What are the possible complications of upper gastrointestinal bleeding (UGIB) treatment?

Updated: Sep 01, 2021
  • Author: Bennie Ray Upchurch, III, MD, FACP, AGAF, FACG, FASGE; Chief Editor: BS Anand, MD  more...
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Answer

Complications of endoscopic therapy include aspiration pneumonia and perforation (1% for the first endoscopic therapy, 3% for the second). Bleeding can be caused by drilling into the vessel with contact thermal probes, by perforating the vessel with an injection, or by removing the clot with failure to coagulate the vessel.

Endoscopy is safe and effective in patients who present with upper gastrointestinal (GI) bleeding (UGIB). Careful consideration of the patient’s underlying comorbidities must be used to optimize the performance of endoscopy. As has been stated, mortality in UGIB is most often from the patient’s underlying comorbidities. Therefore, strategies to manage the bleeding episode and in preventing rebleeding need to include the management of the comorbidities. The value of a multidisciplinary team approach in managing these patients is strongly recommended.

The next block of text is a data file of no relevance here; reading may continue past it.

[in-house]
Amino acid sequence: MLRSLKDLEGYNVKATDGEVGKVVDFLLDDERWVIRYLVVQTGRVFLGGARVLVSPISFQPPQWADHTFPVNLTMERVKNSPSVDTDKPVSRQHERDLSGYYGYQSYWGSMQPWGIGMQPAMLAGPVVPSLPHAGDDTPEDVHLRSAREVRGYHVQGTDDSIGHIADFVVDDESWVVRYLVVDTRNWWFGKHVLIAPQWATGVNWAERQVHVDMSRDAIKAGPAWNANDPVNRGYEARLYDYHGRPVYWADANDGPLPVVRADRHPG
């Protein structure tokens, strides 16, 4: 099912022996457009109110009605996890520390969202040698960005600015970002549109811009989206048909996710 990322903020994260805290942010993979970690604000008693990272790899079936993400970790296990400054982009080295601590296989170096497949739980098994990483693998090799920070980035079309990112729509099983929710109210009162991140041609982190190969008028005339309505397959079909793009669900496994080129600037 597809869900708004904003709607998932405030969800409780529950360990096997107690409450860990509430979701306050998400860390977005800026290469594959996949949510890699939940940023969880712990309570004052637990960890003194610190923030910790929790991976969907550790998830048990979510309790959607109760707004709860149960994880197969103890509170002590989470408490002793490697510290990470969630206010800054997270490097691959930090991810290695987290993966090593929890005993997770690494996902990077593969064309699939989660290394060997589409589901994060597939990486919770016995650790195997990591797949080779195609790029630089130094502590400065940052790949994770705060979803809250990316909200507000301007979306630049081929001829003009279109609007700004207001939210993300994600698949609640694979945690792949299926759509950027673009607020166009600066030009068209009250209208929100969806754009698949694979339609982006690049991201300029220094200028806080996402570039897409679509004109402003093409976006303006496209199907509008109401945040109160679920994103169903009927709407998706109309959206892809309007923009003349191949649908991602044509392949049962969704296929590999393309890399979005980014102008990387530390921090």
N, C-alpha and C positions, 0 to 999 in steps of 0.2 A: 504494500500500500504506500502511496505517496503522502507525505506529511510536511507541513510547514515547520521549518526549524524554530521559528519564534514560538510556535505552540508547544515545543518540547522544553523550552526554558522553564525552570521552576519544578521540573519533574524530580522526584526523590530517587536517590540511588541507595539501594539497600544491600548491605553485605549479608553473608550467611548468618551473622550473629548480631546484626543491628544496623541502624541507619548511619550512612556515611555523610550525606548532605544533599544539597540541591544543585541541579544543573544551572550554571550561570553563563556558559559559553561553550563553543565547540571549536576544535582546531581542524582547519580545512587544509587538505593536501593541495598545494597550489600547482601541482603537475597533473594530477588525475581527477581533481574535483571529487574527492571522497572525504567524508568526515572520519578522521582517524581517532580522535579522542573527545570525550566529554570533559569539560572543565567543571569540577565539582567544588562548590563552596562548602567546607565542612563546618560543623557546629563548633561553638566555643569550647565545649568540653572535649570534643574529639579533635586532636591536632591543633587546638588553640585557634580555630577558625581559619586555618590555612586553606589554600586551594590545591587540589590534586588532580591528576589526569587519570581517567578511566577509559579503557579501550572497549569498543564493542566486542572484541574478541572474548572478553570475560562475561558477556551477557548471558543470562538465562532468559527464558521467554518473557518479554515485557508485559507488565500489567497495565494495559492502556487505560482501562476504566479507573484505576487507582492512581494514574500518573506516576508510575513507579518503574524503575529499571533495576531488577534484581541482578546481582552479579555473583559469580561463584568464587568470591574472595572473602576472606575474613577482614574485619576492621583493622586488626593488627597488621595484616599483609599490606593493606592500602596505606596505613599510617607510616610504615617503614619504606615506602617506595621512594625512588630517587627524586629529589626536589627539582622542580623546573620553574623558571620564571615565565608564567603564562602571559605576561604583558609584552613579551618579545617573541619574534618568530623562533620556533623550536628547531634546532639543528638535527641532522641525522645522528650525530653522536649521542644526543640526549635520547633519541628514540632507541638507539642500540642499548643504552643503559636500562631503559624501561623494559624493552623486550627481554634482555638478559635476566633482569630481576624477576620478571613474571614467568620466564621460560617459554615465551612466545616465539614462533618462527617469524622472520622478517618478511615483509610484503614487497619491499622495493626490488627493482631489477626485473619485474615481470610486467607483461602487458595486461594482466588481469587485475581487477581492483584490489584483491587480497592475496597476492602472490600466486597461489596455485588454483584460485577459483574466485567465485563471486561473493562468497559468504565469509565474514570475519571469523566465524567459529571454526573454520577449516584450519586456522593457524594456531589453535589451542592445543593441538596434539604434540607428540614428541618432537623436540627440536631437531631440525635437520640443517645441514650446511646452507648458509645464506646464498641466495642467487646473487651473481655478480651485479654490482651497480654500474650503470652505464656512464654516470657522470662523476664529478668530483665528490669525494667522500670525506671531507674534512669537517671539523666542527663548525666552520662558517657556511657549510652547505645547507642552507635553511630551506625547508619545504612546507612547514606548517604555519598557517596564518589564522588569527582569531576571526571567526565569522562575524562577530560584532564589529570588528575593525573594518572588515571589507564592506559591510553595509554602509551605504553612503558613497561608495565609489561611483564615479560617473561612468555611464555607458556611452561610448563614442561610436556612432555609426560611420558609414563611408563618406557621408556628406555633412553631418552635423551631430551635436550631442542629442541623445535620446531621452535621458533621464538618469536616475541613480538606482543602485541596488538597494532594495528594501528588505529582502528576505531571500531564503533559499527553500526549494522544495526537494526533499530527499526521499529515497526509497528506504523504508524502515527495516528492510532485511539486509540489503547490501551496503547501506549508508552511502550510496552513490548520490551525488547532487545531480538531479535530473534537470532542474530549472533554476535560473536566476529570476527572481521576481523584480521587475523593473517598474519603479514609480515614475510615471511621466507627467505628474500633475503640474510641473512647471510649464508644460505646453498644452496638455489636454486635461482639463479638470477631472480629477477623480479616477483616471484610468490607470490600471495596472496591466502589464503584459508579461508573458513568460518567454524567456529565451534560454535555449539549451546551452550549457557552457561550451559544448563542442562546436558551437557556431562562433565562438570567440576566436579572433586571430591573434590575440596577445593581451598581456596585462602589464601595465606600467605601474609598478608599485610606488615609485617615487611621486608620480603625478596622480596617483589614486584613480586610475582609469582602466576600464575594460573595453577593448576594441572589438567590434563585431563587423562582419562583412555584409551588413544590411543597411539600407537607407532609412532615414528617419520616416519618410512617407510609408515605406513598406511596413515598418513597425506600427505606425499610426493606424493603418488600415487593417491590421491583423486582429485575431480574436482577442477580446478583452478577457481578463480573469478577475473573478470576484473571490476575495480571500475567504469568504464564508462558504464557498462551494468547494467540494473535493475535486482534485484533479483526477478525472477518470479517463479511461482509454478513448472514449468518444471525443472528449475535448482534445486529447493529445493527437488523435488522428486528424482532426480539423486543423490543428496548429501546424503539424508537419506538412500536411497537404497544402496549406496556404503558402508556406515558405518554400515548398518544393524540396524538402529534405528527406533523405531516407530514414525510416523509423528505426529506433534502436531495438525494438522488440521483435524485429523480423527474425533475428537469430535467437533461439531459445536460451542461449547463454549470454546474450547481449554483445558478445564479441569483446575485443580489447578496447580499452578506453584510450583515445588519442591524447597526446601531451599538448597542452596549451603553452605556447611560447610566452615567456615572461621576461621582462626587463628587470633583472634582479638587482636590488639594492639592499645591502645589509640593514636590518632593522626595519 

The role of therapeutic angiography following failed endoscopic management should be considered as a favorable option to emergency surgery because there are similar success rates with hemostasis but potentially lower morbidity and mortality. (See Angiography)

Complications from emergency abdominal surgery include ileus, sepsis, poor wound healing, and myocardial infarction.

Salvage surgery is associated with a high mortality rate, reflecting the comorbidities of patients who rebleed or continue to bleed.


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